Things to know about the argument: The K goes in the same direction as many of the aff’s that decrease racial profiling in surveillance. You can still make a negative argument if the aff approaches surveillance reduction in a colorblind manner, or makes an argument about upholding the constitution or American Democracy.
The file is also short on generic legal links, but we hope to augment that section in wave 2. The narrative good alternative cards can be re-appropriated for this purpose if you are looking for more in the meantime.
We included a possible 1ac that is a planless, narratives good affirmative. The basis is that racial profiling is based on federal legal whiteness. Inserting narratives of the oppressed into legal discussions blurs objectivity and challenges whiteness.
If you’d like to run a plan, there are various avenues that the courts or congress could address racial profiling in surveillance. Some of that solvency evidence is in the file, but would require some more research. Note that the 1ac doesn’t include an impact beyond racism. If you’d like to add an additional systemic claim to racism, you can pull from the impact portion of the K. Education arguments to answer framework are found in the FW section of the K.
Contributors to thank include: Carla Ho, Cayla Lee, Taya Smith and Michael Cho
We present the following narrative to illustrate the pervasive effect that federal racial profiling law has on legal enforcement
Nelson, 2000 (Jill [Prominent African American Journalist and Novelist], "Police Brutality: An Anthology", 6/28/15, 92-93) // cjh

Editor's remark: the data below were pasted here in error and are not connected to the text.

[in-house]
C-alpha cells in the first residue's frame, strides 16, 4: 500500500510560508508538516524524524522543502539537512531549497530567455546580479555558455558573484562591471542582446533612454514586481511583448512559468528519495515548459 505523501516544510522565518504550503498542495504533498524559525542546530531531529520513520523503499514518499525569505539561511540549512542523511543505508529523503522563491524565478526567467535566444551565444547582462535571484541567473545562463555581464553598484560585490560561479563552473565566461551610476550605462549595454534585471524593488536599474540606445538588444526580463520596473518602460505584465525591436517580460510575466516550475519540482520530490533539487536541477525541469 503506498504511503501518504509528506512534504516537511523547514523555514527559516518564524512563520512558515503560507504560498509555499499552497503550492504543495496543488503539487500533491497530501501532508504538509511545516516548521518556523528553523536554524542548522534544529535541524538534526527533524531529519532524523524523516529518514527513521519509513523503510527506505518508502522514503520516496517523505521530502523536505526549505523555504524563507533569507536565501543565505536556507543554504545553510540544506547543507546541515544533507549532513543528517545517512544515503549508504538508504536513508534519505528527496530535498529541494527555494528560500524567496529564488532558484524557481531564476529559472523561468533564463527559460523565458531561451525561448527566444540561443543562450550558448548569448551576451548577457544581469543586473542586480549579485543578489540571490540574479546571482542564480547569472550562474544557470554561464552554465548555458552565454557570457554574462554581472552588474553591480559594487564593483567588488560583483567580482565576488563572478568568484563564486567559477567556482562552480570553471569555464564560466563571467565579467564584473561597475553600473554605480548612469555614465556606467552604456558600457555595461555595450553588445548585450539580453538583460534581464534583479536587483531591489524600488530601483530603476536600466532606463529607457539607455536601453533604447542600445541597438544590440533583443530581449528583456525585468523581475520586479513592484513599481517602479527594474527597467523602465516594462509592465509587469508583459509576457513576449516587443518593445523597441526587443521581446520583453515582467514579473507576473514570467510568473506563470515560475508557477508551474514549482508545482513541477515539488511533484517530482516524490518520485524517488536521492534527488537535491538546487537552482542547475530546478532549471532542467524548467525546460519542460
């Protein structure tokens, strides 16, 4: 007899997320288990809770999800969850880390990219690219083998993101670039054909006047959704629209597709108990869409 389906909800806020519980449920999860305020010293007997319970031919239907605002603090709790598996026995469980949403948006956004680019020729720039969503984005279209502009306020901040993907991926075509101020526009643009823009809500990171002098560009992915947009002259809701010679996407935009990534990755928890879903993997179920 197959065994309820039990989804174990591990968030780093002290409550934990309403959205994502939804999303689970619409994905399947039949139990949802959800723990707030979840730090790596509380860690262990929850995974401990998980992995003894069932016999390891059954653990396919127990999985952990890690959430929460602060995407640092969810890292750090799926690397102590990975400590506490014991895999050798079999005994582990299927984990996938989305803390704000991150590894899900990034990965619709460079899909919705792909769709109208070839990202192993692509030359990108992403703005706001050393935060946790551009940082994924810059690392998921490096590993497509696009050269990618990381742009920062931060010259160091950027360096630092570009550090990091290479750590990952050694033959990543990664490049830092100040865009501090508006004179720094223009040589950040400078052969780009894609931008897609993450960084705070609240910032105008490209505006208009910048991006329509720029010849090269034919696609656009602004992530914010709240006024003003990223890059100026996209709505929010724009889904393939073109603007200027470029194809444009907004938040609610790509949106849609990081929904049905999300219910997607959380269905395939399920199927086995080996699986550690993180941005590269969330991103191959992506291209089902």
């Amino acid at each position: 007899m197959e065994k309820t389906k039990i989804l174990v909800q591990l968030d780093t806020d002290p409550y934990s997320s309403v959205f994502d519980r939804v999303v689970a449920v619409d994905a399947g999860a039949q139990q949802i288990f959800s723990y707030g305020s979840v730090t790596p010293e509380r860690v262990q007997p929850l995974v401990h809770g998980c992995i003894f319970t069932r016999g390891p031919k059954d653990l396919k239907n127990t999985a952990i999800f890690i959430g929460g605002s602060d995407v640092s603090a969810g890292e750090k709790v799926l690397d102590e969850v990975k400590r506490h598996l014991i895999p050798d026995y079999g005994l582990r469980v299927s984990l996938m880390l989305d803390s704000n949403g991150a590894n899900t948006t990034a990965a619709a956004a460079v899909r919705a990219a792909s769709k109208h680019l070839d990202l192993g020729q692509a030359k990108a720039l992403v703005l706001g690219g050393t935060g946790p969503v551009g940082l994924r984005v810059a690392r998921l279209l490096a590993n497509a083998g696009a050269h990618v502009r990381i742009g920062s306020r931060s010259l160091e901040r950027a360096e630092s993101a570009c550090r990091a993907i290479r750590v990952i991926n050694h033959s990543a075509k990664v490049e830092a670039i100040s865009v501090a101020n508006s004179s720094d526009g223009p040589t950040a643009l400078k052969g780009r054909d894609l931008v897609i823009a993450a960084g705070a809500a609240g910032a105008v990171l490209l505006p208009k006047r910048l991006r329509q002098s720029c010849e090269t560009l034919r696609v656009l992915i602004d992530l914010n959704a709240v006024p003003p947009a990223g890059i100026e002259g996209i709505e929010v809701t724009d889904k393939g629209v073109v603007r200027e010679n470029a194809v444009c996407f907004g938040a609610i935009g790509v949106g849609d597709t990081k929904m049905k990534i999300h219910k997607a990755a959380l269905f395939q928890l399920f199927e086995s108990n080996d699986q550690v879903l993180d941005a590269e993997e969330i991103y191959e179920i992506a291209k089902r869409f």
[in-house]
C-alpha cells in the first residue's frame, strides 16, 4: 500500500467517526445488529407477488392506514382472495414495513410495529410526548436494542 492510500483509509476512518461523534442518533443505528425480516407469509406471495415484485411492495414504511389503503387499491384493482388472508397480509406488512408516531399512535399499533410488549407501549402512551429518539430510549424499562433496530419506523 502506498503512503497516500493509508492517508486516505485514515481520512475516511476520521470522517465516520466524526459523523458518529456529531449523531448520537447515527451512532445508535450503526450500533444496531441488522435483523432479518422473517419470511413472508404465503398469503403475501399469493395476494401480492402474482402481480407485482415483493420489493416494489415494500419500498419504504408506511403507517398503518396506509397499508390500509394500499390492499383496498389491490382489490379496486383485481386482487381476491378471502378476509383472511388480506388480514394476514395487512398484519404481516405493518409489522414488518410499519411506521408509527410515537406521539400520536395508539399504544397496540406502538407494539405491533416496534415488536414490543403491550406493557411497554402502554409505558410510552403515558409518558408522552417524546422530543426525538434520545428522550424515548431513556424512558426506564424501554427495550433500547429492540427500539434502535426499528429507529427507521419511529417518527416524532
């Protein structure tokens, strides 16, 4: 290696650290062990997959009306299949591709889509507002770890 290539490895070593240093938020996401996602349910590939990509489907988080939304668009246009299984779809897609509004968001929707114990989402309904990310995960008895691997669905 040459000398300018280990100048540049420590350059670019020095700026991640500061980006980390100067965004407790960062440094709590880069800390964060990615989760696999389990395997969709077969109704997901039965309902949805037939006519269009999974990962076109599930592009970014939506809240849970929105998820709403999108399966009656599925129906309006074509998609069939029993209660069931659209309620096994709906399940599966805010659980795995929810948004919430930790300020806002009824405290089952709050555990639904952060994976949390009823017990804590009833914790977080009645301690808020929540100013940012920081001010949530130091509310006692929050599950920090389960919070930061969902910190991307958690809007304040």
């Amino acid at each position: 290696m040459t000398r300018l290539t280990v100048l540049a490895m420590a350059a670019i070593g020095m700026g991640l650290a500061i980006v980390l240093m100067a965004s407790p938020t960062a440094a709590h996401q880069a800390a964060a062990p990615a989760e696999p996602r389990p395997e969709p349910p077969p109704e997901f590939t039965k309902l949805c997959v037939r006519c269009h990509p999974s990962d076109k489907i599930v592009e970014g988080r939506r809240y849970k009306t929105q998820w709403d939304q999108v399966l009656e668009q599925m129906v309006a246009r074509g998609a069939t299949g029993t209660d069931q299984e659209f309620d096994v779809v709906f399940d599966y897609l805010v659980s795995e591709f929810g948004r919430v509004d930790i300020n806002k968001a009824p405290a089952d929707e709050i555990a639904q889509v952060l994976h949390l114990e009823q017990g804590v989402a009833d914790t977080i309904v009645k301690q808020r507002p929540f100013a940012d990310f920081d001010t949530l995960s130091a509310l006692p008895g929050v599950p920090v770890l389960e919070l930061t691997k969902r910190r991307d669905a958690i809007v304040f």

The gun never moved. When they asked me for my license (they had already discovered John's during the body search), I asked if I could reach down to get it or if they would prefer to get it themselves. I told them I was afraid to reach down. "Why is that, ma'am?" the "officer" responded. The other cop came around and retrieved my purse. He pulled out the wallet. He did not search the bag. The partner returned to the patrol car. The other cop's gun remained ready to fire into John's right temple. And the boy in blue just smiled on. Clearly, we had made his day. About five minutes later, the partner returned. "They do own the car," he mumbled. The gun was placed back in the holster. Then, I received the requisite apology. After all, I was the White woman with the registration and had a medical school ID. The trespass had not been the gun at John's temple, but the ten-minute delay I suffered as a result of "a police computer error" Clearly, John was still a "nigger," but I was apparently no longer a "nigger lovin' slut." The couple did not file a complaint. More fearful than angry, they saw little value in perpetuating a painful experience. Countless other victims of police abuse must reach a similar conclusion. Under those conditions, pragmatism prevails over courage. Principle is sacrificed to survival. This is America. There is a long history of de facto autho-rization for police to keep Blacks generally and Black men most specifically in the subordinate place that society approves and the law condones. Racial rhetoric? Hardly. From the earliest period in our history, a primary role of law enforcement was to keep Blacks under control, quite literally during the slavery era. To curb runaways and prevent the formation of insurrectionary plots, slaveholders developed elabo-rate systems of patrols made up of conscripted local Whites who traveled the roads and checked plantation quarters. Slaves caught without passes were summarily punished with twenty lashes, but the brutality of the patrols resulted in complaints from slaves and mas-ters alike.' The end of slavery in 1863 increased the danger of the now free Blacks, who posed a greater threat to Whites determined to keep the former chattels in their subordinate place. As a child in Durham, North Carolina, during the second decade of the twentieth century, Pauli Murray viewed the local police "as heavily armed, invariably mountainous red-faced [men] who to me seemed more a signal of calamity than of protection."' Albon Holsey, growing up in Georgia at the turn of the century, recalled having lived in "mortal fear" of the police, "for they were arch-tormenters and persecutors of Negroes."' The North was no better. Richard R. Wright Jr. remembered, "I was convinced early that policemen were my enemies. I never approached a policeman with a question until I had been in Chicago for nearly a year."' Leon Litwack has written that during the Jim Crow era, the subject of the police often dominated conversations among young Blacks. The stories revolved around chases, harassment, clubbings, illegal arrests, and coerced confessions.' Far worse than what the police did to Blacks is what they failed to do. From 1859 through the early 1960s, at least five thousand Blacks lost their lives by lynching.' There are few reports that police or other law enforcement officials posed a serious barrier to lynch mobs. And, of course, few, if any, of the perpetrators were ever brought to justice. According to a scholar of the period, lynchers had "little to fear from those who administered the southern legal sys-tem," and prosecutors often dismissed lynchings as "an expression of the will of the people."' In 1900, for example, there were at least 105 reported lynchings. In New Orleans during that year, -White mobs assaulted Blacks for three days, burning and robbing their homes and stores. Mass murder was not sufficient to save the first of several antilynching measures, this one introduced by G. H. White, a Black congressman from North Carolina, from dying in committee." Despite earnest campaigns by the NAACP, which was founded a decade later, and other groups, the Congress never passed any of the antilynching bills placed before it. Beyond documented lynchings by vigilante mobs, it is simply impossible to estimate the number of Blacks murdered by individual Whites in cases where the motive was racial antagonism. Only a small number of those who committed these crimes were tried for them.